Hindenburg Covers

Hindenburg transported large amounts of mail and valuable freight in addition to providing passenger service.  Hindenburg’s maiden flight to North America included 1059 kg of mail, primarily first flight covers destined for stamp collectors.  Later flights between Germany and North America carried between 90 and 236 kg of mail, including commercial mail as well as philatelic items, and flights within Germany and Europe also carried philatelic mail for collectors and zeppelin enthusiasts.

Note: The “Sieger numbers” mentioned below refer to the Zeppelin Post Katalog published by the Sieger-Verlag of Lorch/Wurttemberg.  The Sieger catalog is invaluable not just as a philatelic reference to zeppelin mail, but also as a historic resource, since the catalog contains a comprehensive list of all flights by German commercial zeppelins from LZ-1 through LZ-130.

First Flight to South America

First flight from Europe to South America, March 31-April 4, 1936.  (Sieger 402A)

Hindenburg first flight cover, Europe to South America, March 31-April 4, 1936. (Sieger 402A)

First Flight to North America

Hindenburg carried its largest volume of mail (1059 kg in 60 mail sacks) on its first flight to North America.  The majority of this mail was philatelic (i.e., created as souvenirs, or for stamp collectors) rather than commercial, and because of the large quantity of mail, these covers are not generally valuable unless they are unique in some way, but they are wonderful (and easy to find) souvenirs of this historic flight.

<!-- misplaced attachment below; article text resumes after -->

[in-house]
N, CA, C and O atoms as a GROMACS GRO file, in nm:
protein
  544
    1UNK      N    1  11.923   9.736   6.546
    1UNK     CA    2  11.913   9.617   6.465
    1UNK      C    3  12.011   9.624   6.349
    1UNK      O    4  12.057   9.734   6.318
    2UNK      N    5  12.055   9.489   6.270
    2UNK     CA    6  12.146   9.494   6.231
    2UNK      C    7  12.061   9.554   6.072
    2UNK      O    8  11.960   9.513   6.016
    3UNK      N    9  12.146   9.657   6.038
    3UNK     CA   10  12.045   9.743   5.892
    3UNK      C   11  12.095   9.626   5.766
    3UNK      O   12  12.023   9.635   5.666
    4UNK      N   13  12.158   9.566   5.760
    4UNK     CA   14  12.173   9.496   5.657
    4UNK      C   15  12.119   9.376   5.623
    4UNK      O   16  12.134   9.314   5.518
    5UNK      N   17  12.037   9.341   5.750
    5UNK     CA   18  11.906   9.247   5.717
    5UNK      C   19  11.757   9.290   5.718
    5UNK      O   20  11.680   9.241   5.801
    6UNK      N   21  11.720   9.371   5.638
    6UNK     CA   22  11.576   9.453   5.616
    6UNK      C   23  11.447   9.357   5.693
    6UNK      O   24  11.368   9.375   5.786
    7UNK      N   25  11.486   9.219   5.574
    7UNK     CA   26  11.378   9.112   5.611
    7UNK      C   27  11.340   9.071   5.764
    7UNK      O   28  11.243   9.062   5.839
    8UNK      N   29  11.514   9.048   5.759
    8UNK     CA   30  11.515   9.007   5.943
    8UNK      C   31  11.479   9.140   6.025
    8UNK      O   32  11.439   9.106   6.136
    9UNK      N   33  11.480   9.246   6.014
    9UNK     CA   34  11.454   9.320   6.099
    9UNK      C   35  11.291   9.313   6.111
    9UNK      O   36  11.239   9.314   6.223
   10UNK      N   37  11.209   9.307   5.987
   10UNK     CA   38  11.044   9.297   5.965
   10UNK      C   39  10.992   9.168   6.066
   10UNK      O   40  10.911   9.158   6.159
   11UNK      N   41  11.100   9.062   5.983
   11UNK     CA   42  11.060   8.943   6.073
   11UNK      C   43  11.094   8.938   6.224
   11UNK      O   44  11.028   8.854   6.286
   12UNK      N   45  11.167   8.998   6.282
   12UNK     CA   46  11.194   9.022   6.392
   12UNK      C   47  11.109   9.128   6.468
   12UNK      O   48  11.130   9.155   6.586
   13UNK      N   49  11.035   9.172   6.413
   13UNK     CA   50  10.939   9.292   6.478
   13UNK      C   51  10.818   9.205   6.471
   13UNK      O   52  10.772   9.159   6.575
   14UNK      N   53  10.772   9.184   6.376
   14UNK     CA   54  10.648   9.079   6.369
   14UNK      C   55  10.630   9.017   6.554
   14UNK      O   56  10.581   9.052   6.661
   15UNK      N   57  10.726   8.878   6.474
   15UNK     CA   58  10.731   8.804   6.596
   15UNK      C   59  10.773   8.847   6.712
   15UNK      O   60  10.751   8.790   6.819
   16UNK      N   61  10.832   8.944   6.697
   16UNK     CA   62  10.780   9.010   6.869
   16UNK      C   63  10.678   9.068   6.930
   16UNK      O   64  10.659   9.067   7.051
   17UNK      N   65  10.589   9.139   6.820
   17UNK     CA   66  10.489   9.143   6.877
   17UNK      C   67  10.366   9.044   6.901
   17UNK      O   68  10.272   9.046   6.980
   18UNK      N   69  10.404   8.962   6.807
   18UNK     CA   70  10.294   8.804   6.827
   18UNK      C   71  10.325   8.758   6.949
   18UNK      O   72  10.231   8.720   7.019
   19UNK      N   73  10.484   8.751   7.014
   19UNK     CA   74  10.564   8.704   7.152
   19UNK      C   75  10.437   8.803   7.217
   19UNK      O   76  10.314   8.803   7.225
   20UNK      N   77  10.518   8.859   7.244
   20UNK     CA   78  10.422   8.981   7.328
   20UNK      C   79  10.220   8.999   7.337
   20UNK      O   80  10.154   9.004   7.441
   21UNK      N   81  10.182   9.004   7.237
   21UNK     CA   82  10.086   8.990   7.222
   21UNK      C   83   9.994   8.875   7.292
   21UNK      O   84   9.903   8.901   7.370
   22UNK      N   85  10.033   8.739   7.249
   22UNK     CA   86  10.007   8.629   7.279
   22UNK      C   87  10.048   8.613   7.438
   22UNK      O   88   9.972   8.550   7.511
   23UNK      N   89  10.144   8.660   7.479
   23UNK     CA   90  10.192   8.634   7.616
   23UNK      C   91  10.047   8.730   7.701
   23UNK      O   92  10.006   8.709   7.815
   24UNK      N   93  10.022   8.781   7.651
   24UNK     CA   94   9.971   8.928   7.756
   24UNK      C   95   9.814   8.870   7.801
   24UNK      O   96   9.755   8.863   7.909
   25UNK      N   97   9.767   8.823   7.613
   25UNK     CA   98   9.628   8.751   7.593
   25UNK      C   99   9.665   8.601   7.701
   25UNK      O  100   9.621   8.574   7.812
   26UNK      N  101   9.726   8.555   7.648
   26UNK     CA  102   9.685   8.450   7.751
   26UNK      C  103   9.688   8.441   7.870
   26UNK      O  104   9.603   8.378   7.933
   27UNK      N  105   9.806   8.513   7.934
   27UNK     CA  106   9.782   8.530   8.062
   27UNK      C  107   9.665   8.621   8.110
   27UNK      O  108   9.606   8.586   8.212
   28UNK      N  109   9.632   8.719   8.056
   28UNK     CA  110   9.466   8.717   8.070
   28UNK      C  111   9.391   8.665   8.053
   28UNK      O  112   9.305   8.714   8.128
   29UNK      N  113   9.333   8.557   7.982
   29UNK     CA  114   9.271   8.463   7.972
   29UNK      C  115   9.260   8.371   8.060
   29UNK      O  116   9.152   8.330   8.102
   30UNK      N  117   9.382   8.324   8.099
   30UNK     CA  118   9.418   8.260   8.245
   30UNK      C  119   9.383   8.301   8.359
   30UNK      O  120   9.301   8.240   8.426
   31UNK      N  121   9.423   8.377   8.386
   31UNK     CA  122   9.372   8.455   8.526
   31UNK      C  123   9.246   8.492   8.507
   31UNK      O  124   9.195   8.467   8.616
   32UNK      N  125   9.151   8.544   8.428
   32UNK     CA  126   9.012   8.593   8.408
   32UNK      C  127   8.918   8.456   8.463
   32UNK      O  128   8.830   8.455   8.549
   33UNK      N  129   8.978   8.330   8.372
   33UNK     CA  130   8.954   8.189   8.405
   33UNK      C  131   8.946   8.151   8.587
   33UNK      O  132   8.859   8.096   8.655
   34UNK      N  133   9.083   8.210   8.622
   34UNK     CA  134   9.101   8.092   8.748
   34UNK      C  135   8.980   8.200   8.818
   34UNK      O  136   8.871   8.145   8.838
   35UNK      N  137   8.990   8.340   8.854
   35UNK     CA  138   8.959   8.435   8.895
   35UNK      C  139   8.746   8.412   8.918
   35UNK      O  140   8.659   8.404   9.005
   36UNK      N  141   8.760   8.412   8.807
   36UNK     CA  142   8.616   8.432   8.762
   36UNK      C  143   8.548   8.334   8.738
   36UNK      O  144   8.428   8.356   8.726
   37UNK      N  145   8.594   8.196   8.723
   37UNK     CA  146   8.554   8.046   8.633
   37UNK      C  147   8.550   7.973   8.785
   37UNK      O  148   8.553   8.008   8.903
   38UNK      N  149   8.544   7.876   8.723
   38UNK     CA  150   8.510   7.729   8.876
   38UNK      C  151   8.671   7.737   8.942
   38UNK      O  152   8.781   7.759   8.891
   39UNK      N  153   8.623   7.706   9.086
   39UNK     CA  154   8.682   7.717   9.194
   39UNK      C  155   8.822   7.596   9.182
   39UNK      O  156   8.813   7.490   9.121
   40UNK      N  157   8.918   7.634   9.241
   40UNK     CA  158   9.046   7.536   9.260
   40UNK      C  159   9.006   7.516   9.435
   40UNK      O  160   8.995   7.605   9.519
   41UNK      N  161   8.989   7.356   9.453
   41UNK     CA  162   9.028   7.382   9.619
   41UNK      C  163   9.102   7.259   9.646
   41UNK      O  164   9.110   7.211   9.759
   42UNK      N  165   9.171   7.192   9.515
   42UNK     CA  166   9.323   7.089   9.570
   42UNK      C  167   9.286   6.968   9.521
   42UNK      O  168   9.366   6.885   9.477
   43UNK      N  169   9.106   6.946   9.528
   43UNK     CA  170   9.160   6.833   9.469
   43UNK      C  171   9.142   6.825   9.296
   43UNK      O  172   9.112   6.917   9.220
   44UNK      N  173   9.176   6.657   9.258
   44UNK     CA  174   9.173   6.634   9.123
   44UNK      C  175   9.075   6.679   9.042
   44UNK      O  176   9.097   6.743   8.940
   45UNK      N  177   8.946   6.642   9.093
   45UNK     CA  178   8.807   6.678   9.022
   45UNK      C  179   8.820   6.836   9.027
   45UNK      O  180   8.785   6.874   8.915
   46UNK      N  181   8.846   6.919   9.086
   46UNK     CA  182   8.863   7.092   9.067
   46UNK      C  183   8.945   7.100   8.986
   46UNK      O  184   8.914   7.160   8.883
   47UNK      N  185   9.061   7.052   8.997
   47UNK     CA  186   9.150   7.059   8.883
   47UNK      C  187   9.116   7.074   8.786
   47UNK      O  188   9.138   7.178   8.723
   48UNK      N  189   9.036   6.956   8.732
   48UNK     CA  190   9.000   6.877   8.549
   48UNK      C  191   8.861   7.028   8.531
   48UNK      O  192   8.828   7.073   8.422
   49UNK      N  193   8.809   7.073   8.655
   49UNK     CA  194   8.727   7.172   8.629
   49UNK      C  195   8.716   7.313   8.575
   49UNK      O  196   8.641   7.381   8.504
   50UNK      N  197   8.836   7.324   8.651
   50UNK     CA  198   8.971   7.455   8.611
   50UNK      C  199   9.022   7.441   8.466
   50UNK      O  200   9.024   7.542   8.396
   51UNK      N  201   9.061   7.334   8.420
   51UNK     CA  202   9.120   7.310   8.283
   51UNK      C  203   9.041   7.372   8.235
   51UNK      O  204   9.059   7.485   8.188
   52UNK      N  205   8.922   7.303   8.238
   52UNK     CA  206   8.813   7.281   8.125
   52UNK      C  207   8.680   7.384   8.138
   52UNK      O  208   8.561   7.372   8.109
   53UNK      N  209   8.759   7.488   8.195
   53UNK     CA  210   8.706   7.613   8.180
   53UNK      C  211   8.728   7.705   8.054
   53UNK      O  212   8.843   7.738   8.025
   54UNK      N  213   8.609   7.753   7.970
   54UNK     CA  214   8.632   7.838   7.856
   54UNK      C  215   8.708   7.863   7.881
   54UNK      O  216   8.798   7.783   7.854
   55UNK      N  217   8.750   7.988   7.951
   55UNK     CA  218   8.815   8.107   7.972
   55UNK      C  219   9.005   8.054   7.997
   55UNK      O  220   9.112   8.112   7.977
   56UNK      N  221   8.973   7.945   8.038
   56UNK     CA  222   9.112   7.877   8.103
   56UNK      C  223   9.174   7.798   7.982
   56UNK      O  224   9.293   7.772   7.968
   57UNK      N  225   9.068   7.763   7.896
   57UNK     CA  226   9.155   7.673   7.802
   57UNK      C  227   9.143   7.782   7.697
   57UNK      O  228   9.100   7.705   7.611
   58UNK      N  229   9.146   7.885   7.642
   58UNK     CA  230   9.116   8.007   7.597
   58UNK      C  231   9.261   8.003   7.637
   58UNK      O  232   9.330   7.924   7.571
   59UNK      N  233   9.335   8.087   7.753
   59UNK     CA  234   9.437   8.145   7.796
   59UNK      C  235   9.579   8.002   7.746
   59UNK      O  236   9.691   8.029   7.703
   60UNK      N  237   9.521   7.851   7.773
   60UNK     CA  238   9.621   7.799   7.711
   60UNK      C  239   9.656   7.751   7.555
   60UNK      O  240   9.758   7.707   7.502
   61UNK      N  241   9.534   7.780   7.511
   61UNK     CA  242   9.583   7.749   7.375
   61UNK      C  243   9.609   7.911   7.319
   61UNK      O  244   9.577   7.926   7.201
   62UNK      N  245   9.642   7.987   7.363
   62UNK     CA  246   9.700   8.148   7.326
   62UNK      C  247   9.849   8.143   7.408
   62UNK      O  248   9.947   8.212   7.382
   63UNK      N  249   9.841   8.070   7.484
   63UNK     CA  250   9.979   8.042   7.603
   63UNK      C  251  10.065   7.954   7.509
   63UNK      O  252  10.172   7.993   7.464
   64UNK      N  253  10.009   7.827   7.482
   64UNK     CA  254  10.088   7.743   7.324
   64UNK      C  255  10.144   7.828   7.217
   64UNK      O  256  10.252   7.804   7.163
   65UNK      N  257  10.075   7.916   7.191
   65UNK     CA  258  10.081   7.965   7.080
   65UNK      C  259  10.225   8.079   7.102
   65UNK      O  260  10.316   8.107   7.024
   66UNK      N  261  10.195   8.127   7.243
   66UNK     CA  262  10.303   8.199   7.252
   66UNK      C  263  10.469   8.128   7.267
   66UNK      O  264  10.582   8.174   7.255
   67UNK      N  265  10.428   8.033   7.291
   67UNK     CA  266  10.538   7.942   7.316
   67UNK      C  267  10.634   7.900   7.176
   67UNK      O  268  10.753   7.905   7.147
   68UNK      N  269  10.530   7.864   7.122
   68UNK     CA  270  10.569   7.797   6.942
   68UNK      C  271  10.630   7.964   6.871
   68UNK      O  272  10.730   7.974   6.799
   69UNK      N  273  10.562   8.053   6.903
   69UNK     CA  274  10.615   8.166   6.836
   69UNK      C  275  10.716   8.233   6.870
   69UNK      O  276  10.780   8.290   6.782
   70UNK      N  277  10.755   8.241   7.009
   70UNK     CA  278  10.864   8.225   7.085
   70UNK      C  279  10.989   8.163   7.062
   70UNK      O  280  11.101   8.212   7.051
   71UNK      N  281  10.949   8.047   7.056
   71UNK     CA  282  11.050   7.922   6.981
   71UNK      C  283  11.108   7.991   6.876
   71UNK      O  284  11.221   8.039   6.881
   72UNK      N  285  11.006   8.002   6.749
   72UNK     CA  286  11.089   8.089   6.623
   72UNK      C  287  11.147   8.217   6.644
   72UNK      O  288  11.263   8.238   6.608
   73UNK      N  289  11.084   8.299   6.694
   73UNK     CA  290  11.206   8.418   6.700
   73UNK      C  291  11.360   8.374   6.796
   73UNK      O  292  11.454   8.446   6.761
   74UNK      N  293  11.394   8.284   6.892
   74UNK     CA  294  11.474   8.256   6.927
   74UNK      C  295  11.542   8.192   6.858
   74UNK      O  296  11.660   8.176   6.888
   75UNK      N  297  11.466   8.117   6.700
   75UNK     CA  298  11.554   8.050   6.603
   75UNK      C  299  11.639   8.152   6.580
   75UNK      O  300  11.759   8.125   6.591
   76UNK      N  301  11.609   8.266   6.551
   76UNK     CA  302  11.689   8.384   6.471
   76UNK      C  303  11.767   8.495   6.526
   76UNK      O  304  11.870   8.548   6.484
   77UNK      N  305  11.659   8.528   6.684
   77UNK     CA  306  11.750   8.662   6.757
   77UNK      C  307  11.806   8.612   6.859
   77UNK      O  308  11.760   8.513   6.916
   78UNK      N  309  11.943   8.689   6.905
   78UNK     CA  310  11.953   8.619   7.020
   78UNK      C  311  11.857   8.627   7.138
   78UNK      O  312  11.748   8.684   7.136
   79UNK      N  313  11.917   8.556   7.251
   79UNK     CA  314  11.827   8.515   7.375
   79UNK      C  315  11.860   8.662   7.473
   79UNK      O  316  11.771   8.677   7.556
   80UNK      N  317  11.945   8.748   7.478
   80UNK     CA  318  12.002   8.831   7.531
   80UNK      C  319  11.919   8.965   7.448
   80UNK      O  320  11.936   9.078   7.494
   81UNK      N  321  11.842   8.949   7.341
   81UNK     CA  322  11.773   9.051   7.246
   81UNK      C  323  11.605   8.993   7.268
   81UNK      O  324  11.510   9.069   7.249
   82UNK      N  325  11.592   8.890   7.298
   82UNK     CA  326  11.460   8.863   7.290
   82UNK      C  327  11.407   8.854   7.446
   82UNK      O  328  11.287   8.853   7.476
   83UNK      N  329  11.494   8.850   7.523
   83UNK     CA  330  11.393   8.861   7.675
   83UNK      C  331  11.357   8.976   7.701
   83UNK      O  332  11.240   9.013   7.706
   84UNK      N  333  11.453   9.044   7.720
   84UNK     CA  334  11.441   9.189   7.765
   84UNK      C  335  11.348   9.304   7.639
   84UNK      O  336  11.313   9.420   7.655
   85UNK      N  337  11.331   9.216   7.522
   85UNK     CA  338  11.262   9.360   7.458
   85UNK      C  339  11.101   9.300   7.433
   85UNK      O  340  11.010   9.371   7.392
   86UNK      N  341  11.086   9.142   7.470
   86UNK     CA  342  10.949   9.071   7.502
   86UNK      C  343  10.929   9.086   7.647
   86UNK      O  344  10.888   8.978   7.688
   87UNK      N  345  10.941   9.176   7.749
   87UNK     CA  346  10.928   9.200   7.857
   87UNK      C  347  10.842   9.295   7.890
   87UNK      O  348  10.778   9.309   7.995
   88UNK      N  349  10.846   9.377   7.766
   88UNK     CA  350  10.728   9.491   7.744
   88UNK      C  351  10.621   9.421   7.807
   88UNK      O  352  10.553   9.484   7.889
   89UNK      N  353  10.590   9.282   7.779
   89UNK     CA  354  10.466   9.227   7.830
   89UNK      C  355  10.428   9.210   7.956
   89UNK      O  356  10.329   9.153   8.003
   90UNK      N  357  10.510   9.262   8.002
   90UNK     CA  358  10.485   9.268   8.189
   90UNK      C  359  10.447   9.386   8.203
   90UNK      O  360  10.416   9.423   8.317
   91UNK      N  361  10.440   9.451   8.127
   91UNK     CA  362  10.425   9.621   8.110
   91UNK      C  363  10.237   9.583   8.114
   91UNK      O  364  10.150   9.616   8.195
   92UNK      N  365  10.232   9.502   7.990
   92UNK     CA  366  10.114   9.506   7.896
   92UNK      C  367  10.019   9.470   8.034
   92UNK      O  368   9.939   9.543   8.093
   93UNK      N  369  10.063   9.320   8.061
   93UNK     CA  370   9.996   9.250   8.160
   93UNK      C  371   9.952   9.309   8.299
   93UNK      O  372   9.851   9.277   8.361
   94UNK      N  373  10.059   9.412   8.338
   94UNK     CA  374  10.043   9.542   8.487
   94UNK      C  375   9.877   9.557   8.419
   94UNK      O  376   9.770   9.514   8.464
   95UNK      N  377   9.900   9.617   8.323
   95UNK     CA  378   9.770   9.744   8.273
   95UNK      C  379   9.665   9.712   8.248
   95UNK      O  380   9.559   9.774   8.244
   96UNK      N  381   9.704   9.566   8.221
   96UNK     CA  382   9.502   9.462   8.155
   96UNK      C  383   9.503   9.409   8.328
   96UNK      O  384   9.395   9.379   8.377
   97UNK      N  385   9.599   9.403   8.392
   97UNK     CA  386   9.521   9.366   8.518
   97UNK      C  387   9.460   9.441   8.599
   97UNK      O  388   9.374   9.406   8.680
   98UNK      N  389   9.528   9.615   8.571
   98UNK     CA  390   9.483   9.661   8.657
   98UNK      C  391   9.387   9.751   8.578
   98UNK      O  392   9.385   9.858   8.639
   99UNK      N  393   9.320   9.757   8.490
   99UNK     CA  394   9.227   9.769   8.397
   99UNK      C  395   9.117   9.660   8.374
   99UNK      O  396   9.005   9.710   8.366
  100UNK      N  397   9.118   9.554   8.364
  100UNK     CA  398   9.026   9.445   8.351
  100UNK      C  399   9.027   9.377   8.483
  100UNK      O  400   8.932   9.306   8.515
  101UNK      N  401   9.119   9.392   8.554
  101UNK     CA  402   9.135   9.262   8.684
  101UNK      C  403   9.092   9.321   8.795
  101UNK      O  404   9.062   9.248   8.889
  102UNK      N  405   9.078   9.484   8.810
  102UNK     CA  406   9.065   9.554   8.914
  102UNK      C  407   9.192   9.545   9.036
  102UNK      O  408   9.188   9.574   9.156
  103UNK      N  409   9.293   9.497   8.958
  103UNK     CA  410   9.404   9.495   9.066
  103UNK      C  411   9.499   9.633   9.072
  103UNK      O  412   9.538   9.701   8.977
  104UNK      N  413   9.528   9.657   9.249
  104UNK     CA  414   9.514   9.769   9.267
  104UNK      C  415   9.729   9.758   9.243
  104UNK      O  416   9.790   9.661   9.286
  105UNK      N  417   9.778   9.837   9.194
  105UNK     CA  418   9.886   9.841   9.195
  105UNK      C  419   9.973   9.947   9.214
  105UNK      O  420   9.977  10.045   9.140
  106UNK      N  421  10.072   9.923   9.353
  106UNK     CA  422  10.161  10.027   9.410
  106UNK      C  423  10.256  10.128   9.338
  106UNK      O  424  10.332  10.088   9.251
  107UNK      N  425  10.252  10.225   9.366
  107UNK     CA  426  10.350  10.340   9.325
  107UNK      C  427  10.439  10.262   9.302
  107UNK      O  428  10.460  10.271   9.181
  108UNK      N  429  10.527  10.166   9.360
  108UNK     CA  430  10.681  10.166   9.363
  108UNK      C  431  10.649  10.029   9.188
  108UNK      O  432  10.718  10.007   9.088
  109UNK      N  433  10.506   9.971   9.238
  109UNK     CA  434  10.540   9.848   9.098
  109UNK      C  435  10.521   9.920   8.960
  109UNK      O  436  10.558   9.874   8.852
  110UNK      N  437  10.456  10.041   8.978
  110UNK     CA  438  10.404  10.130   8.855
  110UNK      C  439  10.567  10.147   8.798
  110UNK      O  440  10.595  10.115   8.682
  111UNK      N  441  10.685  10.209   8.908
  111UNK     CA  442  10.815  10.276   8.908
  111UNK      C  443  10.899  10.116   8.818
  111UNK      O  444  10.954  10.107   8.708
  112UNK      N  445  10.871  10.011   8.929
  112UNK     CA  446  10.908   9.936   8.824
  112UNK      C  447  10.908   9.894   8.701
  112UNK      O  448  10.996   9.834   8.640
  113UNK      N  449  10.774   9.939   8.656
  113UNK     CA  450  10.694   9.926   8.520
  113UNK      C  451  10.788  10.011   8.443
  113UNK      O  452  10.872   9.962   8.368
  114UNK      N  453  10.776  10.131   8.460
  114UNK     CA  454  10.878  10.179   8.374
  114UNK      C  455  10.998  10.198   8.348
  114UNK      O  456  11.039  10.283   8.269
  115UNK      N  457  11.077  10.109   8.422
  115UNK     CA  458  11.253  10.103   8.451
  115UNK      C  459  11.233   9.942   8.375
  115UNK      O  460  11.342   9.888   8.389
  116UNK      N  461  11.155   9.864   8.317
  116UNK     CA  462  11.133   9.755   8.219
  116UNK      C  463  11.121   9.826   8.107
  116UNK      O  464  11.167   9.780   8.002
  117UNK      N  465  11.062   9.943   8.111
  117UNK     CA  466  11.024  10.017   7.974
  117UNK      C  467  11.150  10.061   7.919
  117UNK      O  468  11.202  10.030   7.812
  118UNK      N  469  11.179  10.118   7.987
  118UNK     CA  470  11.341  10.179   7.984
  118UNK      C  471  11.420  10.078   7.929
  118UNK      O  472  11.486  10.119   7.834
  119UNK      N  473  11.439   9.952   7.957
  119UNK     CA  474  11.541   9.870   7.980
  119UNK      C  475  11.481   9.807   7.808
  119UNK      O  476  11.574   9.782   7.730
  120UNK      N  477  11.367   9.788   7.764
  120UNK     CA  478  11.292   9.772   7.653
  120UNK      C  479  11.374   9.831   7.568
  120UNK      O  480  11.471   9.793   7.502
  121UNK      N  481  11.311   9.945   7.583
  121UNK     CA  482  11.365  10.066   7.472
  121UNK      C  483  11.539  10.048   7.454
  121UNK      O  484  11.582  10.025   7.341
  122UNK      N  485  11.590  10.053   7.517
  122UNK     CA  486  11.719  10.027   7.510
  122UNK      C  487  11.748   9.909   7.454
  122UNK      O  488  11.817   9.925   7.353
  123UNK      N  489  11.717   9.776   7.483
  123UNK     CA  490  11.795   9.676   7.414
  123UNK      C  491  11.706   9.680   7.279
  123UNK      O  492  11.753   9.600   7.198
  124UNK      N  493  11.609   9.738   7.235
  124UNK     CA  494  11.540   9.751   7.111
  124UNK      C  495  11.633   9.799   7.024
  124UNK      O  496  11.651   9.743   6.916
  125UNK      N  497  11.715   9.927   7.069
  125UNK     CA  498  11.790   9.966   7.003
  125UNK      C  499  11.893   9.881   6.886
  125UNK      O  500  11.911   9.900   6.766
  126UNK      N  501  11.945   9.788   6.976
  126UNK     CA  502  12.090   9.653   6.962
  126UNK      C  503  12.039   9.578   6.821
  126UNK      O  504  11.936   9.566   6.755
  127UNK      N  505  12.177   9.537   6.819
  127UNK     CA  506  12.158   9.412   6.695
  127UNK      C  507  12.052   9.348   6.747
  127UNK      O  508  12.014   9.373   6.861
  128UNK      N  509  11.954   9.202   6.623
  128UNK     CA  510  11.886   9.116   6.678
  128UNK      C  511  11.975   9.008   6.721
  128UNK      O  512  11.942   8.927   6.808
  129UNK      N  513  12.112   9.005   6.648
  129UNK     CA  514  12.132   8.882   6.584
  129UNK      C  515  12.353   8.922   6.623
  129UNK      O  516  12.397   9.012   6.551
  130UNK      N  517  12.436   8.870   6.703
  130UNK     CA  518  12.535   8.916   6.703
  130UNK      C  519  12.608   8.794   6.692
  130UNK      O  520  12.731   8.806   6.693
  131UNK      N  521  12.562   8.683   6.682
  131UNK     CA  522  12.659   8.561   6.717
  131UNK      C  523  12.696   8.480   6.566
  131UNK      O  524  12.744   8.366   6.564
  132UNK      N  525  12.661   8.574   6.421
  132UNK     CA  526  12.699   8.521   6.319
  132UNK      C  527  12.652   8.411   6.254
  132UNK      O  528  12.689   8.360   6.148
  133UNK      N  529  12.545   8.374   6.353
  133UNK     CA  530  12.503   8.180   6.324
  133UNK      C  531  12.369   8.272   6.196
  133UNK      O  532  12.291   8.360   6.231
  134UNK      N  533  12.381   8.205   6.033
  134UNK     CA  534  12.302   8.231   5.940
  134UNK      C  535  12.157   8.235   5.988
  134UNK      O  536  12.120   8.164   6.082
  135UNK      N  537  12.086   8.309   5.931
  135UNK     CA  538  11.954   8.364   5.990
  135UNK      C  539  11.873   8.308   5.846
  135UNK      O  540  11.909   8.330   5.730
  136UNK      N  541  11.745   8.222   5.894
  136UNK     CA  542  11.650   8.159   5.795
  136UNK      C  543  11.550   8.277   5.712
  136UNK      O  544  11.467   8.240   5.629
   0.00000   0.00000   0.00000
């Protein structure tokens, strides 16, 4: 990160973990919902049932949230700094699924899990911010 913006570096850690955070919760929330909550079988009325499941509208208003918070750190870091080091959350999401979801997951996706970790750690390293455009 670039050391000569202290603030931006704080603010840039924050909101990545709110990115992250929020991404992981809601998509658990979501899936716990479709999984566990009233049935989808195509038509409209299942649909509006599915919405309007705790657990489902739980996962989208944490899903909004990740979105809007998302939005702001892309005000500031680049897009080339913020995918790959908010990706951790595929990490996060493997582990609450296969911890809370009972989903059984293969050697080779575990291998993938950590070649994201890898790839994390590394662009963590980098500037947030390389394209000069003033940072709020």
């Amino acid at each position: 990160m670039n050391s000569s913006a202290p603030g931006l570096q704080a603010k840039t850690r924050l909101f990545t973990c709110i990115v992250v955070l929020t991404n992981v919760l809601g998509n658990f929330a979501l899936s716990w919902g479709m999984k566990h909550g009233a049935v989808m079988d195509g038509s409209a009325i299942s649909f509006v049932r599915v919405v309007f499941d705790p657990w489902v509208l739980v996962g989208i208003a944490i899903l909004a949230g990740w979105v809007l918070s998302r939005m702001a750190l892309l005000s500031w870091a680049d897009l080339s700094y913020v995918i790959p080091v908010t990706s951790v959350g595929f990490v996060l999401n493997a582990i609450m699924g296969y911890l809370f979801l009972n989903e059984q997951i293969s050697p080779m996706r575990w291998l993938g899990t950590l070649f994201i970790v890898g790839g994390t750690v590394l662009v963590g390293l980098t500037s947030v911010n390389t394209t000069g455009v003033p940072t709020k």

Letter written by Lady Drummond Hay to Clara Adams, and posted on board.

Letter written by Lady Drummond Hay to Clara Adams, and posted on board.

Cover carried on Hindenburg's maiden flight from Germany to the United States.  Sieger 406D.

Hindenburg first flight cover, Germany to the United States, May 6-9. 1936. (Sieger 406D)

Registered mail carried on Hindenburg's first flight from Europe to America (Sieger 406D)

Registered mail, first flight from Germany to America, May 6-9. 1936. (Sieger 406D)


First flight from Germany to America, May 6-9. 1936. (Sieger 406D)

Posted onboard Hindenburg during first flight to America, May 6-9, 1936.  (Sieger 407)

Posted on board Hindenburg during first flight from Germany to America, May 6-9, 1936. (Sieger 407B)

First Return Flight from North America

These covers are also relatively common, as Hindenburg carried 824 kg of mail on this flight.

Hindenburg's (Sieger 409)

First return flight from America to Germany, May 12-14, 1936. (Sieger 409)

Carried on Hindenburg's first return flight from America to Germany, May 12-14, 1936.  (Type III backstamp, Sieger 409C)

First return flight from America to Germany, May 12-14, 1936. (Type III backstamp, Sieger 409C)

Forged Hindenburg Cover

Forgeries of mail from Hindenburg’s first flight to North America are rare, because these covers are generally not valuable enough to justify forging.  But a well known forgery was created in 1938 by a German stamp dealer named Julius Bock, who claimed that these covers were flown to North America and back to Germany; in fact, they never saw the inside of a zeppelin.  Bock made the glaring error of franking the covers with the wrong amount of postage (.55 Rpf, a rate for printed matter that was not valid on this flight).  There are also errors in the lettering of the postmarks applied to these forged covers.

Forged cover sold by Julius Bock in 1938.

Forged cover sold by Julius Bock in 1938.

Genuine postmark on left, forged Bock postmark on right; notice shape of the "M" in Nordamerika and the "3" in 36.  (click all images to enlarge)

Genuine postmark on left, forged Bock postmark on right; notice shape of the "M" in Nordamerika and the "3" in 36. (click all images to enlarge)